is one of foundation, not of complicated sauces. Its strength lies in the
quality and freshness of its ingredients, the use of wild herbs and greens,
and purity of taste. And not to be forgotten, the copious use of olive oil,
Crete’s liquid gold. This is exemplified at Cretan Olive Oil Farm,
Agreco Farm and others where interactive participation in farming
technique, production, preparation and dining is offered
for agricultural tourist business, based on
* diversity of harvest *permaculture *local seeds

A less direct route to Kommos on the western shore of the Mesara
(68.8 km/1hr14m), and depending on highway infrastructure may
increase the 74 minute drive from Heraklion’s current airport to the
Kommos site by 25 minutes5 (1h39m/83.4 km). A survey8 was
conducted by the Western Crete Tourism Observatory in coordination
with the Mediterranean Agronomic Institute of Chania, the University
of Crete and the Chania Hoteliers Association at the airport of Chania
(Daskalogiannis) until the end of June, based on 1500 questionnaires
translated into 7 languages.

University of Crete et al Survey(Ref 6) graph #1: visitor fluctuation 2016

University of Crete et al Survey(Ref 8) graph #1: visitor fluctuation 2016

“During the first half of 2016, Crete scored a 10.3% rise in
arrivals of foreign tourists, which is higher than the
average of 4.9% increase nationwide, according to the
latest figures of the Tourism Confederation (SETE).

University of Crete et al Survey(Ref 6) graph #2: Visitor percentage

University of Crete et al Survey(Ref 8) graph #2: Visitor percentage

Most popular destinations for foreign tourists this year are
archaeological sites, museums and monasteries. While Kommos is
located in south central Crete and not exactly subject to the same
statistical results as western Crete, the largest of Greek islands is
very often traversed and explored beyond the Chania western most
prefecture or the sprawling north central “singles all night party”
coast. Families without children differ in terms of their stay, since
a large proportion prefers rooms/studios and spend more than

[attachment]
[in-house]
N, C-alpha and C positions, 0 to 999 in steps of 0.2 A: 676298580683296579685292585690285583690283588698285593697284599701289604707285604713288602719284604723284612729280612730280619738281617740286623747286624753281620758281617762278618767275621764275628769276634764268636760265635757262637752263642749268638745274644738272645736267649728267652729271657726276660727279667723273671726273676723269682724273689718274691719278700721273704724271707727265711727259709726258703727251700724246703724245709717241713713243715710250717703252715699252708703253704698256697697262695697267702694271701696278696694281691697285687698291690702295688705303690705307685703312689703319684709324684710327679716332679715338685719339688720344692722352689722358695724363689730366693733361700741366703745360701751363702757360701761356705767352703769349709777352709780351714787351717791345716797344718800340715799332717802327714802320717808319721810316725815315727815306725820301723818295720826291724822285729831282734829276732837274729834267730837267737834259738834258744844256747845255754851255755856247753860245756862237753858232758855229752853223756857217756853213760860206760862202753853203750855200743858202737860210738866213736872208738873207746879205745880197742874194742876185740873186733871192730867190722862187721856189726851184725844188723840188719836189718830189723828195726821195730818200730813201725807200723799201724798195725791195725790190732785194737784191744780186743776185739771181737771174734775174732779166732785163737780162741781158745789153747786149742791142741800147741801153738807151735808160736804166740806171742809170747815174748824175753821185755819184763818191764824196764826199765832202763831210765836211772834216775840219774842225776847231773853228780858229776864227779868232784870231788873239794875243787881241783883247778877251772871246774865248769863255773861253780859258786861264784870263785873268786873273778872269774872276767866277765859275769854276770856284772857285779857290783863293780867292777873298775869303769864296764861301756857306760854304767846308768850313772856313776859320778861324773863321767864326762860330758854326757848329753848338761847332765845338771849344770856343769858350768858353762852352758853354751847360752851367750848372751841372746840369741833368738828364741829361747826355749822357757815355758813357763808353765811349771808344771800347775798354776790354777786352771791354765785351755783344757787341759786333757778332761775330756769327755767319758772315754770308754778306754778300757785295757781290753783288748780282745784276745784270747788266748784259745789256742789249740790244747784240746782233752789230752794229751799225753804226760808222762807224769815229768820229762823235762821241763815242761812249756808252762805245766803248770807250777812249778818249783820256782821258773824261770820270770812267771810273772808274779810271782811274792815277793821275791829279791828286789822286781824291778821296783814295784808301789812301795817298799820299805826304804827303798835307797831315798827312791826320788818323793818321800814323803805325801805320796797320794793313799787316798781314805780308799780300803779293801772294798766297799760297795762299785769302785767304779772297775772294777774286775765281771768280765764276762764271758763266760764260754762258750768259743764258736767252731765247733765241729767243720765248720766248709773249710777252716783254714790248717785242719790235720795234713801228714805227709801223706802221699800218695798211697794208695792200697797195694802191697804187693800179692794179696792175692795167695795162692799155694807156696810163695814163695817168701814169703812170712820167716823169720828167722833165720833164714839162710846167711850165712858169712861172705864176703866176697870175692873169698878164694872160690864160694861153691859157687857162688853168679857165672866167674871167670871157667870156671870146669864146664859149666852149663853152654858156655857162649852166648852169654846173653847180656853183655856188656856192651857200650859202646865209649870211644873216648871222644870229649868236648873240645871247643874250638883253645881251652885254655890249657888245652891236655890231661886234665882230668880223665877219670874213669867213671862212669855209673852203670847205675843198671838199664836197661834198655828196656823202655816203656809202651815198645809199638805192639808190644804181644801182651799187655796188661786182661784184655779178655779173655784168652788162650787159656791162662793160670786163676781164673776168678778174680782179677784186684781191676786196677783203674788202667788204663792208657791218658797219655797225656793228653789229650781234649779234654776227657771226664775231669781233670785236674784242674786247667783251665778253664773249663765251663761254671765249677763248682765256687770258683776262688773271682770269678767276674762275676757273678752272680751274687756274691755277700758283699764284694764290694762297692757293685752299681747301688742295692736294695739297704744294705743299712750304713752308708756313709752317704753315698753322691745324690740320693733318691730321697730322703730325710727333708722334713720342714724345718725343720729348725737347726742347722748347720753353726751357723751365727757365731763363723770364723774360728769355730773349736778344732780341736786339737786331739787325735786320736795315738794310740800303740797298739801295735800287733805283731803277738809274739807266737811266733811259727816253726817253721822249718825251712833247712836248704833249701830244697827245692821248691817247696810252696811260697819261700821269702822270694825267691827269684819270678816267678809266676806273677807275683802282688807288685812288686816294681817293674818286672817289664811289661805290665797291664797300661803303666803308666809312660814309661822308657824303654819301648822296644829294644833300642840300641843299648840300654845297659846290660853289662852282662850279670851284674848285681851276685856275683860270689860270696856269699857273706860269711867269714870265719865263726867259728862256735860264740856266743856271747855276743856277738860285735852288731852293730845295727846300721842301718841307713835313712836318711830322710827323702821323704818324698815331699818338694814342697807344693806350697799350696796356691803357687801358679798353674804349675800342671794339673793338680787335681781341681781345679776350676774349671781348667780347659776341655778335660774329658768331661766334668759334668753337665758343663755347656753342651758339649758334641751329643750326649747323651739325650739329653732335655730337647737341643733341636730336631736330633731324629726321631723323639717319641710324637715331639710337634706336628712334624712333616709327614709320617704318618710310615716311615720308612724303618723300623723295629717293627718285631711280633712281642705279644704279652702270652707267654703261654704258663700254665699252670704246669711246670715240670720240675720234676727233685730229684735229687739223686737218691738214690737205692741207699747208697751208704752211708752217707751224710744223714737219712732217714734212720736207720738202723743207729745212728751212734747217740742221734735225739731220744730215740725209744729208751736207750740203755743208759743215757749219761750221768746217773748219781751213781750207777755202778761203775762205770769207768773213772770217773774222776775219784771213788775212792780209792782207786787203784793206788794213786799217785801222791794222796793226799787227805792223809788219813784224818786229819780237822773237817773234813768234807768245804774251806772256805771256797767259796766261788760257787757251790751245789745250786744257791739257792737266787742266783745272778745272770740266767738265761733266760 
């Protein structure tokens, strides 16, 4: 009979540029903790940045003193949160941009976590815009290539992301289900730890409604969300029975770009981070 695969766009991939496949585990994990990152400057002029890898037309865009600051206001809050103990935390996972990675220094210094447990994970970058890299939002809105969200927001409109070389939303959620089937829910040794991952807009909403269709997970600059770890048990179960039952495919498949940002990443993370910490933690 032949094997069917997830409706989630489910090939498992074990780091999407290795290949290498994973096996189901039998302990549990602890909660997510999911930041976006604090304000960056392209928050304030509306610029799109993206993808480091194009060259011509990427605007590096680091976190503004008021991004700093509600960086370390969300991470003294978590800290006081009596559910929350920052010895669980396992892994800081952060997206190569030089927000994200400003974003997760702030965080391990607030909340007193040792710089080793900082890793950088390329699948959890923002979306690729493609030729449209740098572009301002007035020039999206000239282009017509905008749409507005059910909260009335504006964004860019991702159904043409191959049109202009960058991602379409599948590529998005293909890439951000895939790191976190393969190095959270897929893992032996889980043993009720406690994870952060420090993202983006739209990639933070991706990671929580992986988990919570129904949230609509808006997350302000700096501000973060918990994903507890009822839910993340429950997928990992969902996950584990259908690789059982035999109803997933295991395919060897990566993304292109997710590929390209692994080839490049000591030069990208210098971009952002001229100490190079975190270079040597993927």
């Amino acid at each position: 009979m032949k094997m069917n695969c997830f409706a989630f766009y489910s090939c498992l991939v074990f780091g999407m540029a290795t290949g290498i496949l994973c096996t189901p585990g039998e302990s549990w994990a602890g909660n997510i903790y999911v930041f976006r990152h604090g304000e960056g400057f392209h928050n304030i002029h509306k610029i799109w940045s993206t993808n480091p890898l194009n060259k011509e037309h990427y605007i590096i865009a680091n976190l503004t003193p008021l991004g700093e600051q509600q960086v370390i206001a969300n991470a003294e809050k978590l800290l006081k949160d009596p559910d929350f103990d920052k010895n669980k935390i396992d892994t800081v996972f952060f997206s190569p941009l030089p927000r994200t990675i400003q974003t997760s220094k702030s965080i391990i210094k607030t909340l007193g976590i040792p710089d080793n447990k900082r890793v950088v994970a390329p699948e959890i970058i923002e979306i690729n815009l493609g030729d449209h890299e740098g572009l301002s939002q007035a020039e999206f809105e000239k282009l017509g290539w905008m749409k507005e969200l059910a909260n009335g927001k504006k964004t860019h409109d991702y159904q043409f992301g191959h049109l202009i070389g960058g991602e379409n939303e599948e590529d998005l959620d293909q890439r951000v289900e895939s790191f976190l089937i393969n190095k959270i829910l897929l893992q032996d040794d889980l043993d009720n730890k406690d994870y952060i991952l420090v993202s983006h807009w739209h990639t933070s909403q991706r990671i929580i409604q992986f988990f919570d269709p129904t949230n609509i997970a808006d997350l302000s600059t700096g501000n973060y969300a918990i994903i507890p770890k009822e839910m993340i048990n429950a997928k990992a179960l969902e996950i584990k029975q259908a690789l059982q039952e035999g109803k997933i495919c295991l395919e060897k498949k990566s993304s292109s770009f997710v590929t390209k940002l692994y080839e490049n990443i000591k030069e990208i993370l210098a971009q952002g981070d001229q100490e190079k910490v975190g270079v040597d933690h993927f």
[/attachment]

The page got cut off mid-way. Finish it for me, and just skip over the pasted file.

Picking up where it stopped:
average, per person. Instead, families, even though they appear
with big incomes, prefer all-inclusive hotels and as a result spend
less. Many tourist outside of the all inclusive choice appreciate
and seek a more integrated context where Cretan family values of
*respect to cultural heritage *autonomy *simple way-of-life
*use of local small business * leisure and serenity
A lifestyle spread throughout the Mesara, including adjacent
to Kommos are villages designated as Traditional, where an
appealing environment of architecture and daily activities provides
the authentic base for the Cretan, Greek,
Mediterranean healthy, holiday experience.

The purchase of local agricultural products, wine, orange juice,
olive oil and local cheeses continue this year to be favored by foreign
tourists. Culinary tourism, agro-tourism and cultural tourism, such as
visits to museums, churches and archaeological sites are the
predominant alternative forms of tourism that are chosen more by
guests of Central and Northern Europe, while maritime tourism
seems to have high impact on Nordic tourists. Increasing the marketing
of the specific Mesara resources focusing on the less developed,
agricultural / wine and “food to table” and the long standing
naturalist tendency to use Kommos Beach, might be considered for
a targeted marketing emphasis coupled with the aforementioned
Museum of the Mesara and archaeological sites are perhaps typically
not the holiday of parents with their children.

“Smells from kneading and vintage, agricultural works in olive groves
and vineyards, wandering in the whitewashed streets and through
the village squares, voices of children playing around, bleating
animals. Pictures that today are like distant memories. Yet the visitor
of Crete can still come in contact with this traditional way of life,
while staying in one of the rural villages or one of the many
agritourism cottages scattered all over the island,
which can offer similar experiences.”9